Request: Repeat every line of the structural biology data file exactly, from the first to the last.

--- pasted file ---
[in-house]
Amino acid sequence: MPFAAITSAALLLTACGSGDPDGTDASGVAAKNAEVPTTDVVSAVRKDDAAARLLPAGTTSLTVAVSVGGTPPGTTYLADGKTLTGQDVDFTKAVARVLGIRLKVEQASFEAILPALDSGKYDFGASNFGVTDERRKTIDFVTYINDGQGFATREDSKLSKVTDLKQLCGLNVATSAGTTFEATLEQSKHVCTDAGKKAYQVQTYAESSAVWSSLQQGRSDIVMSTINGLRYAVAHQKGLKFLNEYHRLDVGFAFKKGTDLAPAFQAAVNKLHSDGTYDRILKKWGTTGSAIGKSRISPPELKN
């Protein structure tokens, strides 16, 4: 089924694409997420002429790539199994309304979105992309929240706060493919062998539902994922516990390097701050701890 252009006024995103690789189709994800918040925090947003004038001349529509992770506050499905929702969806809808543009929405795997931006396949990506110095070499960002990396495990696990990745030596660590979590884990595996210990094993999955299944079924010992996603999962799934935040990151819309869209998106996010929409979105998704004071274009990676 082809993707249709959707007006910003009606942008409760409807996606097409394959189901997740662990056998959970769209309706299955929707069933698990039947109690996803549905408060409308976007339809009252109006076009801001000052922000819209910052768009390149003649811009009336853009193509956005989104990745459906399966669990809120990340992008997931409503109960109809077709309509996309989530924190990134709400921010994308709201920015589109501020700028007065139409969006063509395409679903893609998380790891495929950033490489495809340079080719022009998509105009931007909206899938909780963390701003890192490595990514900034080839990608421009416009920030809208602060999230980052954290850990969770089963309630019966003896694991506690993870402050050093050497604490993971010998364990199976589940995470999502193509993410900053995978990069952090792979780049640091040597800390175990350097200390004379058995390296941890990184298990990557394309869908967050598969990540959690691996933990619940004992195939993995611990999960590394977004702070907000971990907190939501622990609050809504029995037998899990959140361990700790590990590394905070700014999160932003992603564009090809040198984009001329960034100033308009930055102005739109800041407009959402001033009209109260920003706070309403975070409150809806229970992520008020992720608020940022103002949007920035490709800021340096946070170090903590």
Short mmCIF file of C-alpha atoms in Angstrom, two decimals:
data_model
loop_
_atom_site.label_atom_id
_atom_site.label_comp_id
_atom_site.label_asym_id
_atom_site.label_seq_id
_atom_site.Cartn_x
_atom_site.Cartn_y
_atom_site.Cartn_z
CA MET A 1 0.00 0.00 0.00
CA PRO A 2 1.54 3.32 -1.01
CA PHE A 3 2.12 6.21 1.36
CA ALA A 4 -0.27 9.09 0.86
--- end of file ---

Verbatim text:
[in-house]
Amino acid sequence: MPFAAITSAALLLTACGSGDPDGTDASGVAAKNAEVPTTDVVSAVRKDDAAARLLPAGTTSLTVAVSVGGTPPGTTYLADGKTLTGQDVDFTKAVARVLGIRLKVEQASFEAILPALDSGKYDFGASNFGVTDERRKTIDFVTYINDGQGFATREDSKLSKVTDLKQLCGLNVATSAGTTFEATLEQSKHVCTDAGKKAYQVQTYAESSAVWSSLQQGRSDIVMSTINGLRYAVAHQKGLKFLNEYHRLDVGFAFKKGTDLAPAFQAAVNKLHSDGTYDRILKKWGTTGSAIGKSRISPPELKN
């Protein structure tokens, strides 16, 4: 089924694409997420002429790539199994309304979105992309929240706060493919062998539902994922516990390097701050701890 252009006024995103690789189709994800918040925090947003004038001349529509992770506050499905929702969806809808543009929405795997931006396949990506110095070499960002990396495990696990990745030596660590979590884990595996210990094993999955299944079924010992996603999962799934935040990151819309869209998106996010929409979105998704004071274009990676 082809993707249709959707007006910003009606942008409760409807996606097409394959189901997740662990056998959970769209309706299955929707069933698990039947109690996803549905408060409308976007339809009252109006076009801001000052922000819209910052768009390149003649811009009336853009193509956005989104990745459906399966669990809120990340992008997931409503109960109809077709309509996309989530924190990134709400921010994308709201920015589109501020700028007065139409969006063509395409679903893609998380790891495929950033490489495809340079080719022009998509105009931007909206899938909780963390701003890192490595990514900034080839990608421009416009920030809208602060999230980052954290850990969770089963309630019966003896694991506690993870402050050093050497604490993971010998364990199976589940995470999502193509993410900053995978990069952090792979780049640091040597800390175990350097200390004379058995390296941890990184298990990557394309869908967050598969990540959690691996933990619940004992195939993995611990999960590394977004702070907000971990907190939501622990609050809504029995037998899990959140361990700790590990590394905070700014999160932003992603564009090809040198984009001329960034100033308009930055102005739109800041407009959402001033009209109260920003706070309403975070409150809806229970992520008020992720608020940022103002949007920035490709800021340096946070170090903590």
Short mmCIF file of C-alpha atoms in Angstrom, two decimals:
data_model
loop_
_atom_site.label_atom_id
_atom_site.label_comp_id
_atom_site.label_asym_id
_atom_site.label_seq_id
_atom_site.Cartn_x
_atom_site.Cartn_y
_atom_site.Cartn_z
CA MET A 1 0.00 0.00 0.00
CA PRO A 2 1.54 3.32 -1.01
CA PHE A 3 2.12 6.21 1.36
CA ALA A 4 -0.27 9.09 0.86